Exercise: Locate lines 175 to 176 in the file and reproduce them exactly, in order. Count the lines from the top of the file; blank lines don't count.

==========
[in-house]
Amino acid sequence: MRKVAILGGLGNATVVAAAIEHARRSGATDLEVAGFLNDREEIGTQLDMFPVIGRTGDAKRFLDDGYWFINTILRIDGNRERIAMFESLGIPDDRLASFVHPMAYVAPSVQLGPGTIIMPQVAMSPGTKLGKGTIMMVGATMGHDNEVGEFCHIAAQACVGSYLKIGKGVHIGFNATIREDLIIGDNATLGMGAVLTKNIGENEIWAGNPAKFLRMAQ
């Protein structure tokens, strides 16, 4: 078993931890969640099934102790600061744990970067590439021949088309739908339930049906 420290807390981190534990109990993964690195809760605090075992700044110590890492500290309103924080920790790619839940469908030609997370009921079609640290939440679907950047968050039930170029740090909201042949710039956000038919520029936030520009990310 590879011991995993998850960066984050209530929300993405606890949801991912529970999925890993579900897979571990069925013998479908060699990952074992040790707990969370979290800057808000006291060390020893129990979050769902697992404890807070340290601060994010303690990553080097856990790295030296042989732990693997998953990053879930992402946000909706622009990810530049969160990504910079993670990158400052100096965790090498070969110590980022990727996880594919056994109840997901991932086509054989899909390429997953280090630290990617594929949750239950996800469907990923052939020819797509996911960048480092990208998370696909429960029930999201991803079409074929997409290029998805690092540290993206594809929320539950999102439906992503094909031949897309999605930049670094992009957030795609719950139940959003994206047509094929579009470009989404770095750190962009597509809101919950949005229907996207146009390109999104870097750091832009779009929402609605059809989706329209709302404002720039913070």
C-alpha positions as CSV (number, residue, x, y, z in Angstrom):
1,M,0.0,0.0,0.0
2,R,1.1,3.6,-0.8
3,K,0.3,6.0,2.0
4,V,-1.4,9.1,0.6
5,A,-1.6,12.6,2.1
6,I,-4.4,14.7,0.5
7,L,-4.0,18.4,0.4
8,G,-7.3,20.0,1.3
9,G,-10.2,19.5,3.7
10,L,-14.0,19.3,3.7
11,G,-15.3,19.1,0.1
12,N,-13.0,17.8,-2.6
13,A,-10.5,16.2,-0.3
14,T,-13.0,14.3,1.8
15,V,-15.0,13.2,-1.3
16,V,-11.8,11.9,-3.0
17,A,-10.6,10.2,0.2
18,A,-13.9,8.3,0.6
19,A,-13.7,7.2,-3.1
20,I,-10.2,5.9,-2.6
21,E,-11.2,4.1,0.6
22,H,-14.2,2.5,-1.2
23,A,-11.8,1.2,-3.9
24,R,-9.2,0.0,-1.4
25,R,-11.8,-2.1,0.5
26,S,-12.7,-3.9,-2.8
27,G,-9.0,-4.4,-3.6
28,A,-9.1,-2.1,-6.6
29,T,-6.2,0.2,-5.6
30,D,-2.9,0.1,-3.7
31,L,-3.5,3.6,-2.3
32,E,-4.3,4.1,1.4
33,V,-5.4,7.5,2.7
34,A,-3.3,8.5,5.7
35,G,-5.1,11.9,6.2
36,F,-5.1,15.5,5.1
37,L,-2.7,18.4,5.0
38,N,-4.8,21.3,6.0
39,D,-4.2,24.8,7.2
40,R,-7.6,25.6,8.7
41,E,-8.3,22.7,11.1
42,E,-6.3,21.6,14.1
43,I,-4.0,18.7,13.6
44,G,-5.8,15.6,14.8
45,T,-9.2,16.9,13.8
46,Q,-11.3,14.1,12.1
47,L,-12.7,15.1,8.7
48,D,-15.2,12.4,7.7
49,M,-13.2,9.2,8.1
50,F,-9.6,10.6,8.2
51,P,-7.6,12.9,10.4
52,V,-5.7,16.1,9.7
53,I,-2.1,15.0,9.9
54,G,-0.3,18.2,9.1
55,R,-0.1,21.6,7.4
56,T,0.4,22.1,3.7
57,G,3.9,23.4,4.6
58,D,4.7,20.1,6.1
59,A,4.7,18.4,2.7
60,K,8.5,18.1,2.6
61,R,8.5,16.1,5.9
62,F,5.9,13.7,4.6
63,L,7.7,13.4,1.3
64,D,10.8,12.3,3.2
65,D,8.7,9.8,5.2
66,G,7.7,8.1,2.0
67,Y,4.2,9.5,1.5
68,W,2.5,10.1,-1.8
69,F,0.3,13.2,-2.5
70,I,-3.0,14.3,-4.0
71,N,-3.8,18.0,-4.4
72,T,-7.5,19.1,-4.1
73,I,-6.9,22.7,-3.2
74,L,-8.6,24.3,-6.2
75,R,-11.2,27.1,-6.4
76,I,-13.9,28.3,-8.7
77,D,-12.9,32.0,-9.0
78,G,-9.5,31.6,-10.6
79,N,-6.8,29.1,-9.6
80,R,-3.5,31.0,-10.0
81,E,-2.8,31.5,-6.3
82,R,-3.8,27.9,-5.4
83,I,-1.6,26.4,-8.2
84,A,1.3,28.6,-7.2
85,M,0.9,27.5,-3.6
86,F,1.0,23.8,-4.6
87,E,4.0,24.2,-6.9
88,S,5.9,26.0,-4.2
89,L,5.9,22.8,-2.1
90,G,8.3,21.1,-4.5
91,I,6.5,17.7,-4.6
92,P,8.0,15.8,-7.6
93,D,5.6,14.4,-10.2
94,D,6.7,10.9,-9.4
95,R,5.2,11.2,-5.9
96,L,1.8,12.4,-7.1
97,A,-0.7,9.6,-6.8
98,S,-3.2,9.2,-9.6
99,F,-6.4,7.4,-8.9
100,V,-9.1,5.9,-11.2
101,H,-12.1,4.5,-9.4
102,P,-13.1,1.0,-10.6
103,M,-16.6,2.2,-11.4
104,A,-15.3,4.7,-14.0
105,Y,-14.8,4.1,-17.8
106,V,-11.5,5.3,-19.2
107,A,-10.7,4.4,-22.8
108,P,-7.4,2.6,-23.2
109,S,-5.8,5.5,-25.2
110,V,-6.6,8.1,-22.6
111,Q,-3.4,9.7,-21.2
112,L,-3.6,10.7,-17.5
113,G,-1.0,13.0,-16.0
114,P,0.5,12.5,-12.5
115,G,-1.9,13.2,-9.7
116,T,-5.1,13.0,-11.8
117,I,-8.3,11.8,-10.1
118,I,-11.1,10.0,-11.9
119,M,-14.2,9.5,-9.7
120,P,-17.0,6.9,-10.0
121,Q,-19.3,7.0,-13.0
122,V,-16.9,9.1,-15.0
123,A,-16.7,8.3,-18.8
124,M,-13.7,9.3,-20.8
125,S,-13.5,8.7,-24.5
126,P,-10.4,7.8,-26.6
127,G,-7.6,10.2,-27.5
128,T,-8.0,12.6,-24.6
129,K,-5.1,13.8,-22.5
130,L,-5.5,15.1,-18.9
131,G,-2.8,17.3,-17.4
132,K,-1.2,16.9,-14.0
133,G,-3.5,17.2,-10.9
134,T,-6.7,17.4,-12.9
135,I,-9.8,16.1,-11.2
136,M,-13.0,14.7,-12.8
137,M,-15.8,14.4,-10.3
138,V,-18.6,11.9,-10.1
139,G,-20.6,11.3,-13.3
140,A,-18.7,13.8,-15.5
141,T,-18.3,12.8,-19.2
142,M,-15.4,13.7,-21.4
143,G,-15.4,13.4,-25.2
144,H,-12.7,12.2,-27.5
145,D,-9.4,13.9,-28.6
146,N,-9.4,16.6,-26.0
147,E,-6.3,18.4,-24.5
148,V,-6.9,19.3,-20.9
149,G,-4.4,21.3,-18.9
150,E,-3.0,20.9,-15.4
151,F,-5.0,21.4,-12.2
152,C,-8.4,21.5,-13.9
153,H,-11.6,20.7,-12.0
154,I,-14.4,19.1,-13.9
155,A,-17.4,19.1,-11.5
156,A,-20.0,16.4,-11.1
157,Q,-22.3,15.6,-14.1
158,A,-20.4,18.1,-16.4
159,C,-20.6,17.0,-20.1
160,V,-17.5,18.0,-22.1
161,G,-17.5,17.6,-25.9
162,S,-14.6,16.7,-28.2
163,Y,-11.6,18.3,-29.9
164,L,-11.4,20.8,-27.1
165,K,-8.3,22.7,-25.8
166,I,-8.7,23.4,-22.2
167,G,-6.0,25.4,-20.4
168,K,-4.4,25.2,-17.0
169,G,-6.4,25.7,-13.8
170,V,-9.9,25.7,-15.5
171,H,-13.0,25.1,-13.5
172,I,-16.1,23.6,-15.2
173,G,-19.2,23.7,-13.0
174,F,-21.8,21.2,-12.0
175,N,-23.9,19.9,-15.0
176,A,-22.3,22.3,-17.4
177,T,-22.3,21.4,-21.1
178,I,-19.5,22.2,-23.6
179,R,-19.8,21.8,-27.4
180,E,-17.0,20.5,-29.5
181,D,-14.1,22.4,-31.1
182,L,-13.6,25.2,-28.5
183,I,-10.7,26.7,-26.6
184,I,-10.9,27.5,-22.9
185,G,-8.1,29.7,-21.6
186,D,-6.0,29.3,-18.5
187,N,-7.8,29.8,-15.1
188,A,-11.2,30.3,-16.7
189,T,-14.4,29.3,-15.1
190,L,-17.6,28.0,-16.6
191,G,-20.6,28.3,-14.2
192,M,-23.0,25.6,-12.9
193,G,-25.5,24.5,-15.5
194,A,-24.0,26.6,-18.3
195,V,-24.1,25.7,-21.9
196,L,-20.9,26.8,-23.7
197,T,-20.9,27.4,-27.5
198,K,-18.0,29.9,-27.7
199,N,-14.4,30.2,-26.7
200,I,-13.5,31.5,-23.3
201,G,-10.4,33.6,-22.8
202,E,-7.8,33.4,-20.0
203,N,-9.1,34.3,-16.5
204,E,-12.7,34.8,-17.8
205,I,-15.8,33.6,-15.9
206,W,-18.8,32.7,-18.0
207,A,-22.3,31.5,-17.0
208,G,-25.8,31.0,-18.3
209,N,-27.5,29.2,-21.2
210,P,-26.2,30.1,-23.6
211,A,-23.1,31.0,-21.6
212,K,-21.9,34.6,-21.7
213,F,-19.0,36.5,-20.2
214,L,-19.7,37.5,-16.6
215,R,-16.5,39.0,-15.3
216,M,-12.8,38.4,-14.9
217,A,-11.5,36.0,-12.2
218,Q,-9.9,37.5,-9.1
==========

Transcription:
171,H,-13.0,25.1,-13.5
172,I,-16.1,23.6,-15.2